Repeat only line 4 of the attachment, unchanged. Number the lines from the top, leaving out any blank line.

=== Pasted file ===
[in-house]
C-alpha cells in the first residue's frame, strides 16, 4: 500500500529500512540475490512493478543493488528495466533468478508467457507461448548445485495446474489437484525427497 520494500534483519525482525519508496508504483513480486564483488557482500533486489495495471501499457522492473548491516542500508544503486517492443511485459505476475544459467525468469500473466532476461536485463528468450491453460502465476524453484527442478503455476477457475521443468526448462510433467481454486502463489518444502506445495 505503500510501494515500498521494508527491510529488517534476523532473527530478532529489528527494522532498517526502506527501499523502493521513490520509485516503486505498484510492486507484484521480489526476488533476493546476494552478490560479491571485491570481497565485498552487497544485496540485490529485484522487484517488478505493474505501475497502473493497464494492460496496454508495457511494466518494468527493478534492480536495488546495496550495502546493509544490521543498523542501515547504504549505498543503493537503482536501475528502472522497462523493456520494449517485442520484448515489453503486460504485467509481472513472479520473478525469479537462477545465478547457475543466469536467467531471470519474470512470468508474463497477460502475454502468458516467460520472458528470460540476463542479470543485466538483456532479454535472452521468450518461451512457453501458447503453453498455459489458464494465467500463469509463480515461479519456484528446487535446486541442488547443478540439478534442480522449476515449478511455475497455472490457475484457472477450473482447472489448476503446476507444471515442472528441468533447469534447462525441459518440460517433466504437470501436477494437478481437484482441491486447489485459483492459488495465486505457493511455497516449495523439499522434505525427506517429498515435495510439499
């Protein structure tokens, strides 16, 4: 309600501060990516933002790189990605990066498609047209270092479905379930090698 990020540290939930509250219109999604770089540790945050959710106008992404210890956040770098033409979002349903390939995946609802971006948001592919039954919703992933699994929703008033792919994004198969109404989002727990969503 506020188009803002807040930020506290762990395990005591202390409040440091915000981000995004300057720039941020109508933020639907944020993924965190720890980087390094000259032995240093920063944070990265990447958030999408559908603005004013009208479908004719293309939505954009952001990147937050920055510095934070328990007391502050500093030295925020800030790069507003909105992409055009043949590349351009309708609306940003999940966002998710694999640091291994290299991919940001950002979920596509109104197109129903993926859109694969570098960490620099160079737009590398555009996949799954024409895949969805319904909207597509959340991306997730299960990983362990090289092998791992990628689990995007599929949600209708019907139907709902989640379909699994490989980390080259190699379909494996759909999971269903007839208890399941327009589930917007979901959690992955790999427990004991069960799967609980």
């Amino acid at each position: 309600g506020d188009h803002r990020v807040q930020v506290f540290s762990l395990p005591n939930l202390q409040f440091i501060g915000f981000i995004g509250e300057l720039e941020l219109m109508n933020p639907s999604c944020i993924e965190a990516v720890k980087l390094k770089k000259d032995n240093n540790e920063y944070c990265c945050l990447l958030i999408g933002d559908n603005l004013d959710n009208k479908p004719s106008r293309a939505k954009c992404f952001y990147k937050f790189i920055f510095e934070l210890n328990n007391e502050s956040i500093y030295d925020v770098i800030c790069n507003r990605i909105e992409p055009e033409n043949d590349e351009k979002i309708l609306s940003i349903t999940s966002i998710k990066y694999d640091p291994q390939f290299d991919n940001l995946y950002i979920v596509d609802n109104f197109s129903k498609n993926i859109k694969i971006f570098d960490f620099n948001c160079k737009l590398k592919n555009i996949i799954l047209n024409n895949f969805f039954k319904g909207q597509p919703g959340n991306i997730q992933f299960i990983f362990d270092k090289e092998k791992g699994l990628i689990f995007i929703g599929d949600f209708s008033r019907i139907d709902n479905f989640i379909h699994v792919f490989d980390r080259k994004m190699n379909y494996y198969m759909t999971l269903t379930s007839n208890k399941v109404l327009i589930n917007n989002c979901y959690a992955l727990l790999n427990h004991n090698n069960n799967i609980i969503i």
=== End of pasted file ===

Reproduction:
């Amino acid at each position: 309600g506020d188009h803002r990020v807040q930020v506290f540290s762990l395990p005591n939930l202390q409040f440091i501060g915000f981000i995004g509250e300057l720039e941020l219109m109508n933020p639907s999604c944020i993924e965190a990516v720890k980087l390094k770089k000259d032995n240093n540790e920063y944070c990265c945050l990447l958030i999408g933002d559908n603005l004013d959710n009208k479908p004719s106008r293309a939505k954009c992404f952001y990147k937050f790189i920055f510095e934070l210890n328990n007391e502050s956040i500093y030295d925020v770098i800030c790069n507003r990605i909105e992409p055009e033409n043949d590349e351009k979002i309708l609306s940003i349903t999940s966002i998710k990066y694999d640091p291994q390939f290299d991919n940001l995946y950002i979920v596509d609802n109104f197109s129903k498609n993926i859109k694969i971006f570098d960490f620099n948001c160079k737009l590398k592919n555009i996949i799954l047209n024409n895949f969805f039954k319904g909207q597509p919703g959340n991306i997730q992933f299960i990983f362990d270092k090289e092998k791992g699994l990628i689990f995007i929703g599929d949600f209708s008033r019907i139907d709902n479905f989640i379909h699994v792919f490989d980390r080259k994004m190699n379909y494996y198969m759909t999971l269903t379930s007839n208890k399941v109404l327009i589930n917007n989002c979901y959690a992955l727990l790999n427990h004991n090698n069960n799967i609980i969503i």